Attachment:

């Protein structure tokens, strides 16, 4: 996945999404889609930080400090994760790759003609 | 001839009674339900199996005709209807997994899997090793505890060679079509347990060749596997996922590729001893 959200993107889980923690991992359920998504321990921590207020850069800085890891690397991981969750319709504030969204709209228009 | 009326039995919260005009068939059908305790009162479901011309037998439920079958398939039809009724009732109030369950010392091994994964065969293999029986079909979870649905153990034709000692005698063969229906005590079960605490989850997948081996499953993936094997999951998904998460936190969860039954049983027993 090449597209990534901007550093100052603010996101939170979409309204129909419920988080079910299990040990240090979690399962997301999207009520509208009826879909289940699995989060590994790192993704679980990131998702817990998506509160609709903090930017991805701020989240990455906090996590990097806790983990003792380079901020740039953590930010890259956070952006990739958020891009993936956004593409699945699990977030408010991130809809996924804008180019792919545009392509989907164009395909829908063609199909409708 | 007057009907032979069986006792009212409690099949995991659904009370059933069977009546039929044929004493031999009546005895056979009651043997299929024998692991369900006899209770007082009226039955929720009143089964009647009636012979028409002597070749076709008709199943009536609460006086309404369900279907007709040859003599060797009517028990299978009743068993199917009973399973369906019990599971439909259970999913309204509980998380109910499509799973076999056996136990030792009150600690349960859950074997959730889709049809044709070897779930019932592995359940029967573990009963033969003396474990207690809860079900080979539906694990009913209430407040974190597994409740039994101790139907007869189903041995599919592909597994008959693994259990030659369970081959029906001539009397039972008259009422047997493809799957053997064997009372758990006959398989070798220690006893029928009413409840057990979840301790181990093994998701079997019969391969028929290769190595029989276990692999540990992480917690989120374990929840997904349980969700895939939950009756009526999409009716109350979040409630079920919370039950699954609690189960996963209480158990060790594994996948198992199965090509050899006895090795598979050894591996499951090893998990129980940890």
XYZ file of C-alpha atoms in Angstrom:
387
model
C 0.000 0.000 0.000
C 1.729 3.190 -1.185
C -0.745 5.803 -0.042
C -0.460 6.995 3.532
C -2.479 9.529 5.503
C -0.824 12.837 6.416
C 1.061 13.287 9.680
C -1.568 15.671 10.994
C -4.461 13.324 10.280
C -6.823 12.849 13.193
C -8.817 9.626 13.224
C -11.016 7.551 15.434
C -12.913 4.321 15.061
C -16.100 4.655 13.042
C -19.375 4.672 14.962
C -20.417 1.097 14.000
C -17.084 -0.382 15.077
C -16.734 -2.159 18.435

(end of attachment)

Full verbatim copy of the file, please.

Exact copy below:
């Protein structure tokens, strides 16, 4: 996945999404889609930080400090994760790759003609 | 001839009674339900199996005709209807997994899997090793505890060679079509347990060749596997996922590729001893 959200993107889980923690991992359920998504321990921590207020850069800085890891690397991981969750319709504030969204709209228009 | 009326039995919260005009068939059908305790009162479901011309037998439920079958398939039809009724009732109030369950010392091994994964065969293999029986079909979870649905153990034709000692005698063969229906005590079960605490989850997948081996499953993936094997999951998904998460936190969860039954049983027993 090449597209990534901007550093100052603010996101939170979409309204129909419920988080079910299990040990240090979690399962997301999207009520509208009826879909289940699995989060590994790192993704679980990131998702817990998506509160609709903090930017991805701020989240990455906090996590990097806790983990003792380079901020740039953590930010890259956070952006990739958020891009993936956004593409699945699990977030408010991130809809996924804008180019792919545009392509989907164009395909829908063609199909409708 | 007057009907032979069986006792009212409690099949995991659904009370059933069977009546039929044929004493031999009546005895056979009651043997299929024998692991369900006899209770007082009226039955929720009143089964009647009636012979028409002597070749076709008709199943009536609460006086309404369900279907007709040859003599060797009517028990299978009743068993199917009973399973369906019990599971439909259970999913309204509980998380109910499509799973076999056996136990030792009150600690349960859950074997959730889709049809044709070897779930019932592995359940029967573990009963033969003396474990207690809860079900080979539906694990009913209430407040974190597994409740039994101790139907007869189903041995599919592909597994008959693994259990030659369970081959029906001539009397039972008259009422047997493809799957053997064997009372758990006959398989070798220690006893029928009413409840057990979840301790181990093994998701079997019969391969028929290769190595029989276990692999540990992480917690989120374990929840997904349980969700895939939950009756009526999409009716109350979040409630079920919370039950699954609690189960996963209480158990060790594994996948198992199965090509050899006895090795598979050894591996499951090893998990129980940890």
XYZ file of C-alpha atoms in Angstrom:
387
model
C 0.000 0.000 0.000
C 1.729 3.190 -1.185
C -0.745 5.803 -0.042
C -0.460 6.995 3.532
C -2.479 9.529 5.503
C -0.824 12.837 6.416
C 1.061 13.287 9.680
C -1.568 15.671 10.994
C -4.461 13.324 10.280
C -6.823 12.849 13.193
C -8.817 9.626 13.224
C -11.016 7.551 15.434
C -12.913 4.321 15.061
C -16.100 4.655 13.042
C -19.375 4.672 14.962
C -20.417 1.097 14.000
C -17.084 -0.382 15.077
C -16.734 -2.159 18.435